The Continental would be not so great, because it is so friggin’ heavy. On the other side of the coin, there is plenty of room to set up the batteries, lots of elbow room under the hood and if you have enough solar panels, you can fill up the tank for free.

  1. Triumph Spitfire (it’s waiting in my driveway, sans engine and transmission, for the EV conversion to begin). Triumph built a lot of them and as cool as they look they were kind of underpowered when new. Plus the whole front end flips up for easy access to where all (well, half) the batteries can go.

    Having a Corvair Rampside would be awesome, EV or not.

  2. I’ve long thought a Biturbo would be an excellent candidate for an EV swap. In the same vein, a Lancia Gamma could be a great option. Imagine being able to start your car with the wheels turned slightly and not lunching the engine!

  3. A VW Type 2 1948-1979: Has a ridiculously tall ground clearance, so some inches of flat Tesla pack batteries could easily be tucked down there between the rails. Drivetrain is quite simple and sturdy, lost of space for fitting an electric motor instead of the flat 4.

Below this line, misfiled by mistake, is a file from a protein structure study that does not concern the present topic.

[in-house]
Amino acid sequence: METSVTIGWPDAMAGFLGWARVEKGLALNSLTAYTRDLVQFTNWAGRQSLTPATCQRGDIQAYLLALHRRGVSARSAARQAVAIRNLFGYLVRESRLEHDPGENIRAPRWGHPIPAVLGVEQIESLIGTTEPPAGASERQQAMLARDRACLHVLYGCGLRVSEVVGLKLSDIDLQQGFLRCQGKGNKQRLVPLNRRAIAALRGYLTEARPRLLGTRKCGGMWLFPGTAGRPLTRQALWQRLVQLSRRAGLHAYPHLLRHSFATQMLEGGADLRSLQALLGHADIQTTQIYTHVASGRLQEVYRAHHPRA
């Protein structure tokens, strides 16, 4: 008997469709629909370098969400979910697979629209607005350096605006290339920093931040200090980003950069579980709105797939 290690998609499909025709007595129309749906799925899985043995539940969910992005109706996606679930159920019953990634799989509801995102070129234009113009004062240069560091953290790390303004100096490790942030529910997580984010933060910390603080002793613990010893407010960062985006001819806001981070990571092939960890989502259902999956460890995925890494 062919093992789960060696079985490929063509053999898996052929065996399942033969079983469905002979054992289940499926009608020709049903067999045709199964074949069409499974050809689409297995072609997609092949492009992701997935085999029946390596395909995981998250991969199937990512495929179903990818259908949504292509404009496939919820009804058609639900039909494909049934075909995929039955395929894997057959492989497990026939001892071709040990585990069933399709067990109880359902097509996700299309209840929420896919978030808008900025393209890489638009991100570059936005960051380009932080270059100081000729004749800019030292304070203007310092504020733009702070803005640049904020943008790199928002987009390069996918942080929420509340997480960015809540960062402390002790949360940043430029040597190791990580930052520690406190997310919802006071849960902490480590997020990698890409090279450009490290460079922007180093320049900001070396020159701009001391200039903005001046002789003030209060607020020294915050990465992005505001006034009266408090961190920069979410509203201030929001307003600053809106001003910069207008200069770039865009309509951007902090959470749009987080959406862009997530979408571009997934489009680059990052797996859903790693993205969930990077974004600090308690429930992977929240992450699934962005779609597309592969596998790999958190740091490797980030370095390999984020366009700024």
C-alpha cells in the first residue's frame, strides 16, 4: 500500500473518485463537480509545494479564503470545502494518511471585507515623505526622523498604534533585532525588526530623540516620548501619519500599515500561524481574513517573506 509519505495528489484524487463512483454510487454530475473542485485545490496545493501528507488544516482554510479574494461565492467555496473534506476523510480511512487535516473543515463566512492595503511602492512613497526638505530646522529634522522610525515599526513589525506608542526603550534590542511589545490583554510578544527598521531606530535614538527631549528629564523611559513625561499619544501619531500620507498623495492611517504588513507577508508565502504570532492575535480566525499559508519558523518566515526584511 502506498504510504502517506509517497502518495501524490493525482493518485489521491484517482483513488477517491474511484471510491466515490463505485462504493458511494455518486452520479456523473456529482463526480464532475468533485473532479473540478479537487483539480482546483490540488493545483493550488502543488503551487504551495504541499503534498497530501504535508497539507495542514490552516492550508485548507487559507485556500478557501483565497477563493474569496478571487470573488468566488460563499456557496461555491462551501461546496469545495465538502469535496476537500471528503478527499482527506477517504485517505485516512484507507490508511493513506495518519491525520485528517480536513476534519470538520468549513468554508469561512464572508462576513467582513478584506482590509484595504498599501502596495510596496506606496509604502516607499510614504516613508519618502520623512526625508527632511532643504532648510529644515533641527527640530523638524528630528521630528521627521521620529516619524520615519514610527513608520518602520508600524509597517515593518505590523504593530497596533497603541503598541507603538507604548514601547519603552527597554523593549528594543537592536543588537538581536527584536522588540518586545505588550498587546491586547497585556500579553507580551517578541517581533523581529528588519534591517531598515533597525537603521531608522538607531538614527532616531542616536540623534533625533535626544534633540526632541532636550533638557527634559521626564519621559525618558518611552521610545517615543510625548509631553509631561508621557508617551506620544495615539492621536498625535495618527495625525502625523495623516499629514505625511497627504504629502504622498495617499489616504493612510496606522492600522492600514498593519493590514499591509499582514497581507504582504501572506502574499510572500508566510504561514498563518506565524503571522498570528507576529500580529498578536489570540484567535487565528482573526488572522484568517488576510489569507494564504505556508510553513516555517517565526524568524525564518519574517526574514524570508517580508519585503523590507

On the old T1s, I would remove the stupid noisy and energy wasting portal axles in the rear somehow. But many has done that earlier with a “straight axle kit”, so that should be doable.
    Look up Rich from UK Electric Classic Cars on YouTube, he built one out of a seventies crew cab some years ago. Seems to be easy to maintain and drive.

  4. That’s it, hand over your car enthusiast card now, this is heresy!

    Okay, I kid, but seriously none of these should be EV-converted except maybe the Maserati.

    Old V8 luxury cars are fun BECAUSE of the V8! Take the V8 away and you take away the car’s entire character outside of aesthetics! If you convert one of those to an EV, you’ll have something that handles poorly and can’t go very far, and that’s it. Without the soothing rumbly burble of the engine, you’ll miss out on half of what makes them enjoyable in the first place.